Recent years have seen mixed trends, financially speaking. Depreciation is a serious cost to rental car companies and one that must be weighed constantly against maintenance and insurance costs to determine if a car is worth holding onto or if it should be sold off. The lower the rate of depreciation, either on a specific model or in the market as a whole, the longer inventory can be put to use and the more it can be sold for when it is liquidated (Brown). Monitoring depreciation is one of the primary financial obligations of anyone running a rental car business. Rental rates must also be watched closely. It has been shown that rate wars can be crippling to rental car business, so it is important to the industry as a whole to be careful about pricing for the sole purpose of competition (Korstanje 277). Though it is in the interest of all car rental companies to keep the rates from dropping too low, major corporate companies can afford to make lower profit margins. The 2012 car rental market saw a rate decrease of 3% because of corporate competition (Brown). These are the kinds of problems face by any business in any industry, however, and the car rental industry has proven itself to be enduring.
Even a business with the long history and carefully documented development that car rental enjoys still faces the same day to day challenges of business in a free market. Capitalistic competition for pricing and for customer favor is the issue of the day, every day. In a way, however, the fact that the focus of the car rental market is so singular, that the standards and expectations are the same regardless of who is being rented from, there is a kind of equality that many other markets do not have. With careful attention to the basic needs of a car rental business and a watchful eye on both financial trends and popular opinion, a car rental business of almost any size is viable.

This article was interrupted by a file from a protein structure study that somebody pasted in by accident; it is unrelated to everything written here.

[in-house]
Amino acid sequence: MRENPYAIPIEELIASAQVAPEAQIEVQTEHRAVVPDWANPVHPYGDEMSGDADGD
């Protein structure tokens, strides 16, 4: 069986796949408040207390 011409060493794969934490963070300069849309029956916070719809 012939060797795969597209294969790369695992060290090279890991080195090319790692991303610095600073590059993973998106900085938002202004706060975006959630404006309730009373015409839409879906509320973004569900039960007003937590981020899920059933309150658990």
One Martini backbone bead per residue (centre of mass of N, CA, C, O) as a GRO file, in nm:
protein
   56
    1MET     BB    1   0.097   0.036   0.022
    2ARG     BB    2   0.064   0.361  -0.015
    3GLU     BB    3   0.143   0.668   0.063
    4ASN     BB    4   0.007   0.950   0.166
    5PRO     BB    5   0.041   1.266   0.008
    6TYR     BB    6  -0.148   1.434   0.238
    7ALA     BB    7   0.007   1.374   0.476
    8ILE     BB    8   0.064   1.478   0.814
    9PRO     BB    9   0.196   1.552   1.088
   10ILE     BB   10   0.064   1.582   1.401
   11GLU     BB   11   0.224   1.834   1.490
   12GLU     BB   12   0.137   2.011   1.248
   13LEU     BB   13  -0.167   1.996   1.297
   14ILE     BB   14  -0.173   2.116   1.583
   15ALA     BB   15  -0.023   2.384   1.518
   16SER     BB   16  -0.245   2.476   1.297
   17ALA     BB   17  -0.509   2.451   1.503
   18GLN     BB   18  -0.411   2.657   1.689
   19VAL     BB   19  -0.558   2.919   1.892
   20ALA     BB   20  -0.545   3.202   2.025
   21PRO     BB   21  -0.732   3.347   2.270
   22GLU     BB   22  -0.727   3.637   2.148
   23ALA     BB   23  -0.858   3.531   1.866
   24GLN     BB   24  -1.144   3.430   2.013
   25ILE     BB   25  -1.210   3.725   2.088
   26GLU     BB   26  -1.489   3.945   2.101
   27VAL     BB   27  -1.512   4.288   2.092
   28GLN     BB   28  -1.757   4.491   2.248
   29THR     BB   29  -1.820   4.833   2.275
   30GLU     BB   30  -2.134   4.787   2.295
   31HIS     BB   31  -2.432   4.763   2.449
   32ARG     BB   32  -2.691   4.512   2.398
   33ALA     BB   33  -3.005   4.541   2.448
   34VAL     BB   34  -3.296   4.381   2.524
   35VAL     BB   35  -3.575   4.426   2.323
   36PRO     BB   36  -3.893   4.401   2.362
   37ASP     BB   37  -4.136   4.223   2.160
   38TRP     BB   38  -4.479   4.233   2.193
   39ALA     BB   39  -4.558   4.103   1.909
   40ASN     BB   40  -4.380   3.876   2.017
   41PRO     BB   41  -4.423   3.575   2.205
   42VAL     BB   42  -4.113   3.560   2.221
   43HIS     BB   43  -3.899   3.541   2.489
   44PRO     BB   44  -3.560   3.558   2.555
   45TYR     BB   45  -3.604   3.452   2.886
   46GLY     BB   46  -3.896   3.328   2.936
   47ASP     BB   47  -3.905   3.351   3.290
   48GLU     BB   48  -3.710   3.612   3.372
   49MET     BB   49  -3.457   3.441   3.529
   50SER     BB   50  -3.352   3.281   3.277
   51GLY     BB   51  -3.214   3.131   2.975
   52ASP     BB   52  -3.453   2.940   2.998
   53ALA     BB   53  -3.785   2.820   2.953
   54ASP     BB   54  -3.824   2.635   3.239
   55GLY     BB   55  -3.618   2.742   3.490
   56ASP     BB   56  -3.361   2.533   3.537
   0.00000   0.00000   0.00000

BCS. "The Importance of Customer Service at Enterprise Rent-A-Car." Business Case Studies. N.p., n.d. Web. 22 Mar. 2013. <businesscasestudies.co.uk/enterprise-rent-a-car/the-importance-of-customer-service-at-enterprise-rent-a-car/introduction.html#axzz2OIMsNliU>.
BRG. "Defining Business Rules - What Are They Really?" Business Rules Group. N.p., n.d. Web. 22 Mar. 2013. <www.businessrulesgroup.org/first_paper/br01ad.htm>.
Brown, Chris. "Car Rental: First Quarter Analysis and Outlook." Business Fleet. N.p., 17 May 2012. Web. 22 Mar. 2013. <http://www.businessfleet.com/blog/auto-focus/print/story/2012/05/car-rental-first-quarter-analysis-and-outlook.aspx>.
J.D. Power. "2012 North America Rental Car Satisfaction Study | J.D. Power." J.D. Power and Associates. N.p., 8 Nov. 2012. Web. 22 Mar. 2013. <http://www.jdpower.com/content/press-release/uOrq8CO/2012-north-america-rental-car-satisfaction.htm>.
Korstanje, Maximiliano E. "Rent-A-Car Industry: A Case Study in Argentina." Tourismos: An International Multidisciplinary Journal of Tourism 6.1 (2011): 271-80. Print.
Magenta. "Multi-Agent Online Dynamic Scheduling Solution for Rental Car Reservations and Exchanges." Magenta Technology. N.p., n.d. Web. 22 Mar. 2013. <http://www.magenta-technology.com/case_studies/car_rental_company.html>.